On August 11, 1999, the ODC filed one count of formal charges against respondent, alleging that his conduct violated Rules 4.2 (communicating with a person known to be represented by counsel), 5.3 (responsibilities regarding non-lawyer assistants), 7.2 (improper solicitation of prospective clients), 8.4(a) (violation of the Rules of Professional Conduct), 8.4(c) (engaging in conduct involving dishonesty, fraud, deceit, or misrepresentation), and 8.4(e) (stating or implying an ability to improperly influence a judge, judicial officer, governmental agency, or official) of the Rules of Professional Conduct.   On November 16, 1999, the ODC supplemented the formal charges to allege that respondent's contact with Ms. Junot constituted the commission of a criminal act in violation of Rule 8.4(b) of the Rules of Professional Conduct.   Respondent answered the formal charges, denying any misconduct.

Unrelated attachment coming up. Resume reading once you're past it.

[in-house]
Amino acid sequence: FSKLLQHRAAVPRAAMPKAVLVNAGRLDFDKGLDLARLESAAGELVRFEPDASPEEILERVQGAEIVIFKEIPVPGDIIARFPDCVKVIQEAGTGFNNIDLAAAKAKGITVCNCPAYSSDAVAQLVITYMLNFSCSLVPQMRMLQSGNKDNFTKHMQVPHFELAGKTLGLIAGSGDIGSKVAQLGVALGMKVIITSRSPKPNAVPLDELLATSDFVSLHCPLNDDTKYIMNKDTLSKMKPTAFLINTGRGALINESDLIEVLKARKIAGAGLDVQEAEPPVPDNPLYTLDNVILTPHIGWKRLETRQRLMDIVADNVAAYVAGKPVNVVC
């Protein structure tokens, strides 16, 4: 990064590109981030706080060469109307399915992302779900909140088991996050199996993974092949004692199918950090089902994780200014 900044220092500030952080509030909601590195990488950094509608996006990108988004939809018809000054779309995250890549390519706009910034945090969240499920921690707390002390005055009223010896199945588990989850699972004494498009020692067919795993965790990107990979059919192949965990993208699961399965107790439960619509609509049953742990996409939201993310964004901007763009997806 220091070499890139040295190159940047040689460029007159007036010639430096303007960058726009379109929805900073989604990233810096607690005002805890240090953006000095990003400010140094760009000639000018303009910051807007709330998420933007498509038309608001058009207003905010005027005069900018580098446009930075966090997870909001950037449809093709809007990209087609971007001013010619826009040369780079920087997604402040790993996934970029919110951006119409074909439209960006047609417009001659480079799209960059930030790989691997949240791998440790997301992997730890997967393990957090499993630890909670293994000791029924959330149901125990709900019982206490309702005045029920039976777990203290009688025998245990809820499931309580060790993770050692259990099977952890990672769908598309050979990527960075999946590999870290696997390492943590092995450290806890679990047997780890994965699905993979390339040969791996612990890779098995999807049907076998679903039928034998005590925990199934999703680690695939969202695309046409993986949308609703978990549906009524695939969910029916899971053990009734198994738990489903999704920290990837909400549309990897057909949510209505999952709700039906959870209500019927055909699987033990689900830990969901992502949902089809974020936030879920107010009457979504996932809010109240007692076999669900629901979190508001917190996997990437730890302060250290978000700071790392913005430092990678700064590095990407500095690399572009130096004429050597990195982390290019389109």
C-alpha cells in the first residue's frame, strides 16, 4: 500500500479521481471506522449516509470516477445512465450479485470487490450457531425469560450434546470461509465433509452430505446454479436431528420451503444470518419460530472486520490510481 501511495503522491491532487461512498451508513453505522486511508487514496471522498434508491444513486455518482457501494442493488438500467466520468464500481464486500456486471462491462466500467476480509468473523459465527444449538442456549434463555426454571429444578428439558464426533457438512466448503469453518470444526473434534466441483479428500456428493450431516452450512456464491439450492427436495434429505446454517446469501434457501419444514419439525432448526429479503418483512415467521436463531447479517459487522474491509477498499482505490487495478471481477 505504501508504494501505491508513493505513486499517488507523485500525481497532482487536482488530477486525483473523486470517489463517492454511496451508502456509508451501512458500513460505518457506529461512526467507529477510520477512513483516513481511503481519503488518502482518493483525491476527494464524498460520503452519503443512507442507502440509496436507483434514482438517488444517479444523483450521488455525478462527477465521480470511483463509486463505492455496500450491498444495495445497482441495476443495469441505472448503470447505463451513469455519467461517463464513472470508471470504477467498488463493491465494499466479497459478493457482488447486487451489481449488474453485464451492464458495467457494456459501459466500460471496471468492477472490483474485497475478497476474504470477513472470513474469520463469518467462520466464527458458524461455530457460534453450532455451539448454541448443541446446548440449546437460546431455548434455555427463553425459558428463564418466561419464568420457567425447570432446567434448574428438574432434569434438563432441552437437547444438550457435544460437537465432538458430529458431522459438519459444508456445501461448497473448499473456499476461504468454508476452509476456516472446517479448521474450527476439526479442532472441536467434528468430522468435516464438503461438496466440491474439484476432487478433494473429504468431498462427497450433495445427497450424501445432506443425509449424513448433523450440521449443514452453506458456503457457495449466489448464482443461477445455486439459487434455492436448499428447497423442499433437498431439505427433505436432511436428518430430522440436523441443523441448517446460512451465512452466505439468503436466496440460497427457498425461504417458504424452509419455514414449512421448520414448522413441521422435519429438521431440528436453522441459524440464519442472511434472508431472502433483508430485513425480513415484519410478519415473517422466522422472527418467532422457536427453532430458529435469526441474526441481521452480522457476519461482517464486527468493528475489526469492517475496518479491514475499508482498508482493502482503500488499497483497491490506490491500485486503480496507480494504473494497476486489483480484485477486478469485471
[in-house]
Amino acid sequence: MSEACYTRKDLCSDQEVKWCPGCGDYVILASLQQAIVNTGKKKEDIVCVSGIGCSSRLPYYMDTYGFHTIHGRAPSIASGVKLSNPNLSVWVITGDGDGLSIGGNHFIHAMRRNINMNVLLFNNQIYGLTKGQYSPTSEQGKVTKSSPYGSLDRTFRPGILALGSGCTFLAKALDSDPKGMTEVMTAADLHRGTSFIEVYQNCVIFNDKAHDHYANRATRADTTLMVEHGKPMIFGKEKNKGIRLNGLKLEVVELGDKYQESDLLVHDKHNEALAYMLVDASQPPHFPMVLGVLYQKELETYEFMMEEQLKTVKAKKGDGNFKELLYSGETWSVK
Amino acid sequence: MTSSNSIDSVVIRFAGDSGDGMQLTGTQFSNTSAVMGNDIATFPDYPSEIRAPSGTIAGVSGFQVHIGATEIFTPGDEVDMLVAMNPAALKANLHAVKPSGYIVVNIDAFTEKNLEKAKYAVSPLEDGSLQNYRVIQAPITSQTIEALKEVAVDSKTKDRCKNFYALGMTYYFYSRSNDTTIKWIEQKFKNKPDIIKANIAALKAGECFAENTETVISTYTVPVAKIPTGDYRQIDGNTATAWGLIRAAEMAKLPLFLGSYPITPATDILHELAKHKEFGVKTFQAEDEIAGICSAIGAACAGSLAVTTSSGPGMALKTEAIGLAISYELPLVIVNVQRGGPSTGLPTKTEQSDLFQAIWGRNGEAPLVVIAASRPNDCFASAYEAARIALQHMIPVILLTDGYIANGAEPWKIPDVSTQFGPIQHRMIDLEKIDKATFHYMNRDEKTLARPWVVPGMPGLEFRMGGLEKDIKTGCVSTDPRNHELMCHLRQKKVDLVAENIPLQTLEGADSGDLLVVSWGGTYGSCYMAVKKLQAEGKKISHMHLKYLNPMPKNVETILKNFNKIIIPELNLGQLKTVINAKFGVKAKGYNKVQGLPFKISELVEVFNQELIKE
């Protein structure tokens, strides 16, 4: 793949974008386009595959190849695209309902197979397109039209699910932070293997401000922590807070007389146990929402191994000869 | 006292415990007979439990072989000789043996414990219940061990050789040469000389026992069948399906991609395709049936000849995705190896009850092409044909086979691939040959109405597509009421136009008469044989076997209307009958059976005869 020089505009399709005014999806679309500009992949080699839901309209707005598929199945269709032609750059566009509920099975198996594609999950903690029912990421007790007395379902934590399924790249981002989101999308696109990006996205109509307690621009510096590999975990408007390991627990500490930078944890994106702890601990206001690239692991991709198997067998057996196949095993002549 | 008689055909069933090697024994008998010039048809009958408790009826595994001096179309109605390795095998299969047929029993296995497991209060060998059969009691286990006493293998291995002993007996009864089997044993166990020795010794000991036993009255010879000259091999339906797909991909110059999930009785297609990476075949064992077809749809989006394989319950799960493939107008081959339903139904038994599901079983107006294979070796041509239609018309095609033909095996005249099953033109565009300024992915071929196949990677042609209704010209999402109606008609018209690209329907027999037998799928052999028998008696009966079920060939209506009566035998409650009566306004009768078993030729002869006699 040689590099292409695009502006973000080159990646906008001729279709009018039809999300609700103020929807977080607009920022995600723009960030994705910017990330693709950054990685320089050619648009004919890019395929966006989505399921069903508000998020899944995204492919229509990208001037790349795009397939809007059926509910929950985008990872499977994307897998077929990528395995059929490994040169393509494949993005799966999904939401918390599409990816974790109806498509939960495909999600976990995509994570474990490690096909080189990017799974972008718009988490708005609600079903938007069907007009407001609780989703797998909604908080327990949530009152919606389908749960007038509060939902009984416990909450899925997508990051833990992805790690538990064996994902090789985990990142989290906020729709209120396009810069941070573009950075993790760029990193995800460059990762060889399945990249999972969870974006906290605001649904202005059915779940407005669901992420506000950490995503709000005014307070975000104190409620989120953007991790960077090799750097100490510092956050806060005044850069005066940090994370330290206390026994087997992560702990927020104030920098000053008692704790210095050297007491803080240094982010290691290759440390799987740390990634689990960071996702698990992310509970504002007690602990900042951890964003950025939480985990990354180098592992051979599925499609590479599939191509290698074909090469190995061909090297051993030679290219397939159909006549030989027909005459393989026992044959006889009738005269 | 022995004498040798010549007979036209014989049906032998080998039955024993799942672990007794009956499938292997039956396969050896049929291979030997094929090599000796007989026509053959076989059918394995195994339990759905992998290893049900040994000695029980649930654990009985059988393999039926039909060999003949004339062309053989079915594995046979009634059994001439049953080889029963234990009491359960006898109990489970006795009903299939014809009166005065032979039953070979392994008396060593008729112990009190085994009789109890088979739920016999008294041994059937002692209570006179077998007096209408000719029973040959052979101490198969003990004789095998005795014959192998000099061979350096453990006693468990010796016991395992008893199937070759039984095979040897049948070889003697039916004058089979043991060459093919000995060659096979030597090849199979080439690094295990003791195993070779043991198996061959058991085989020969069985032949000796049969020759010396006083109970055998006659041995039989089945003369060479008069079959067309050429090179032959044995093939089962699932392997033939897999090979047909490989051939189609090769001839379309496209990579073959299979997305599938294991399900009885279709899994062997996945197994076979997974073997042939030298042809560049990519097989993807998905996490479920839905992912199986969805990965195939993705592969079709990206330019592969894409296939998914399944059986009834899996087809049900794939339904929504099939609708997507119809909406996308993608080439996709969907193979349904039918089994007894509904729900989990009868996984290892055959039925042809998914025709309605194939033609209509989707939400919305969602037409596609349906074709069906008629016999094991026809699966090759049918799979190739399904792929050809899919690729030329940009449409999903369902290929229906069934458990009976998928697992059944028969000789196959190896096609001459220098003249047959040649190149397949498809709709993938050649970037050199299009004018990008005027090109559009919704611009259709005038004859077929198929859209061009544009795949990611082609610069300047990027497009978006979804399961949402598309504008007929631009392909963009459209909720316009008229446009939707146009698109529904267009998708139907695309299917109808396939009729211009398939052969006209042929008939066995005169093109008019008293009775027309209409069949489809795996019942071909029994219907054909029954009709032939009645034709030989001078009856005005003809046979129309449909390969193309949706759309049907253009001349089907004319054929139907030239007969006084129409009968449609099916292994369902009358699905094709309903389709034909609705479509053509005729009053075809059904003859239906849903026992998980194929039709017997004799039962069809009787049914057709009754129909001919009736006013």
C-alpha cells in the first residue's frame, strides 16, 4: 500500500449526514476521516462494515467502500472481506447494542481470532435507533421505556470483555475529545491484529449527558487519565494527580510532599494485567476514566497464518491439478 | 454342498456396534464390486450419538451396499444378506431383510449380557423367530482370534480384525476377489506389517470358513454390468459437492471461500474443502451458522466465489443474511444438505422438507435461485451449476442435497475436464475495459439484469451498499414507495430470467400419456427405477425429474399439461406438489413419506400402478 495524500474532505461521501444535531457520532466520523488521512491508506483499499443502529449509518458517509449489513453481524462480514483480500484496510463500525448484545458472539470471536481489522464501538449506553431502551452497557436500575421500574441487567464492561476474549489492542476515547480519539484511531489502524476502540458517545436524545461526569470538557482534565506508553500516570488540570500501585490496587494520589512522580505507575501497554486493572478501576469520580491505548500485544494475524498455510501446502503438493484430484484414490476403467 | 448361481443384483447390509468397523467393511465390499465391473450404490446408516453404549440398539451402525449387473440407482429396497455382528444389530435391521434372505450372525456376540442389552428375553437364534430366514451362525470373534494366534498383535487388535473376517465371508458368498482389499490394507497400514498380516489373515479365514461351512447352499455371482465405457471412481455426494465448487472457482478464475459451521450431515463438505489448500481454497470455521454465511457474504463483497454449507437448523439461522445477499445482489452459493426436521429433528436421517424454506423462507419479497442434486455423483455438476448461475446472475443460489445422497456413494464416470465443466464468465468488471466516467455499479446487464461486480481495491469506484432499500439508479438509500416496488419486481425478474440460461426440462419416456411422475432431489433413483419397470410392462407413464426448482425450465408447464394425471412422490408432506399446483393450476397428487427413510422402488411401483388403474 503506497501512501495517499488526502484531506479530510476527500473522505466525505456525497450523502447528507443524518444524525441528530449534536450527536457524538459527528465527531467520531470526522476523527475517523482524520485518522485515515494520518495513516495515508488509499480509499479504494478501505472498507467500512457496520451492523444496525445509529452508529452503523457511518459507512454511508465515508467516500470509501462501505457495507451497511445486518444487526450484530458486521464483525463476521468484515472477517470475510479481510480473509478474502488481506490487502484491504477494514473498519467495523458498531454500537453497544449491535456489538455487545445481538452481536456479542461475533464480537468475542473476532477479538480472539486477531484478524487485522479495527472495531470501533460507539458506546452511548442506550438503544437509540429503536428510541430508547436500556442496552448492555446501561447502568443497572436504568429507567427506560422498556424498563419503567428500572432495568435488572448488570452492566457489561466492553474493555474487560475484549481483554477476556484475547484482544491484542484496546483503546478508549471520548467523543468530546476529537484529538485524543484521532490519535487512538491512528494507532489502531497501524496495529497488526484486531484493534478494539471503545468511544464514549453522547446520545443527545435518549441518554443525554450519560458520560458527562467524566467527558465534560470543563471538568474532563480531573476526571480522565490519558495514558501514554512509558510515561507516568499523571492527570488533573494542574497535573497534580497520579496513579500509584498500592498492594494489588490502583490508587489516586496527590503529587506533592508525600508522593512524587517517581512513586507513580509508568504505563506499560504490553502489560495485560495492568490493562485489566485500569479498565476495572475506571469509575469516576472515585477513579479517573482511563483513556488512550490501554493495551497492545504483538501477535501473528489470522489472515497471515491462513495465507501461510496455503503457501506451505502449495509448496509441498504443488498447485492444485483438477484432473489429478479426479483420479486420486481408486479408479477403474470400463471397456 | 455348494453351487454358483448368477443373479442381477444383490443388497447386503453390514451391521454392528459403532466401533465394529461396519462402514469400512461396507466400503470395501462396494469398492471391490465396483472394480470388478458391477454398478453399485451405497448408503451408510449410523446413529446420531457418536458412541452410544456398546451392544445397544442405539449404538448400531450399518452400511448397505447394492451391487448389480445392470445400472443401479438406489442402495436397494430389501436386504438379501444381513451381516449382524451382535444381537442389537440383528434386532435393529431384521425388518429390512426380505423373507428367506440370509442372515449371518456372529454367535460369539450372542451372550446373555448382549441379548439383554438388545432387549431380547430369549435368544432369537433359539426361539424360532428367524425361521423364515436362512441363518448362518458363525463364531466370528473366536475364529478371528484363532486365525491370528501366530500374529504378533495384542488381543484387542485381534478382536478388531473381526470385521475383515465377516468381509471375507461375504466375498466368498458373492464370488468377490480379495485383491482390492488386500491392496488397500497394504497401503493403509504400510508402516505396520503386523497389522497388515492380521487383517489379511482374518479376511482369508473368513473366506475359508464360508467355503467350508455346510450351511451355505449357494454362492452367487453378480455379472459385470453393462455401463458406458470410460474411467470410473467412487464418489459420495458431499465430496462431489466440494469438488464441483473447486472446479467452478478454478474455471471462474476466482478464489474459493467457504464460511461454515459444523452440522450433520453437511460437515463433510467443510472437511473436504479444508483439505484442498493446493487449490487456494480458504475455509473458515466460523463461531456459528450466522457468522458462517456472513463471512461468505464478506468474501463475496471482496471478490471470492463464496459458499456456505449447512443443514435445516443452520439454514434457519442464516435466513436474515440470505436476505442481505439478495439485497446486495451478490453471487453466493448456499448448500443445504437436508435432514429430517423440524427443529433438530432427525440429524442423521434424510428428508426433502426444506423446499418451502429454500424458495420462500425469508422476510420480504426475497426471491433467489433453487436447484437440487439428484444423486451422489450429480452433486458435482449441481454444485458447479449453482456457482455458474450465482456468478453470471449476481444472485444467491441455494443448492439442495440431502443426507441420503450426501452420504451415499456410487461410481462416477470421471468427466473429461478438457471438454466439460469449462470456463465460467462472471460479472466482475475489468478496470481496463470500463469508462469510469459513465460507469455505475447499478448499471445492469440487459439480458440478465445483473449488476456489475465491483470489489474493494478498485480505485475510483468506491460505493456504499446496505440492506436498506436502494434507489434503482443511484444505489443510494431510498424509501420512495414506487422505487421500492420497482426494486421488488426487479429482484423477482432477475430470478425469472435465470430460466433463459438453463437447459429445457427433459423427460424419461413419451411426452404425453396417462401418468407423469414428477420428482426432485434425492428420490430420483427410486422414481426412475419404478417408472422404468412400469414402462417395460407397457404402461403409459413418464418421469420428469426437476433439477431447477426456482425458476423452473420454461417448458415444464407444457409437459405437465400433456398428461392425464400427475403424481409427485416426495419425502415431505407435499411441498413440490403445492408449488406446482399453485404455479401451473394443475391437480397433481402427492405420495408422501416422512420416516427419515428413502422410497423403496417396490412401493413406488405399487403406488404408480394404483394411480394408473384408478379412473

Prior to a formal hearing in the matter, respondent filed a petition for consent discipline, seeking the imposition of disbarment.   The ODC concurred in the petition.

Disciplinary Board Recommendation

The disciplinary board found that respondent breached duties owed to the legal system and the profession, and has engaged in knowing and intentional misconduct.   The board further found that respondent's actions caused actual injury to the legal system and the profession, given that his actions have eroded the trust and confidence which the public must have in the legal system for it to function properly.   The board noted that there are no aggravating or mitigating factors set forth in the petition for consent discipline.

 In light of the facts and circumstances of the instant case, the board found the proposed sanction is appropriate:

Respondent violated his duty to the legal profession by knowingly and openly soliciting professional employment from Ms. Segura, both through a third party and in person.   Respondent compounded this misconduct by doing so with the full knowledge that Ms. Segura was already represented by counsel.   The injury resulting from such activities is well recognized by the court.6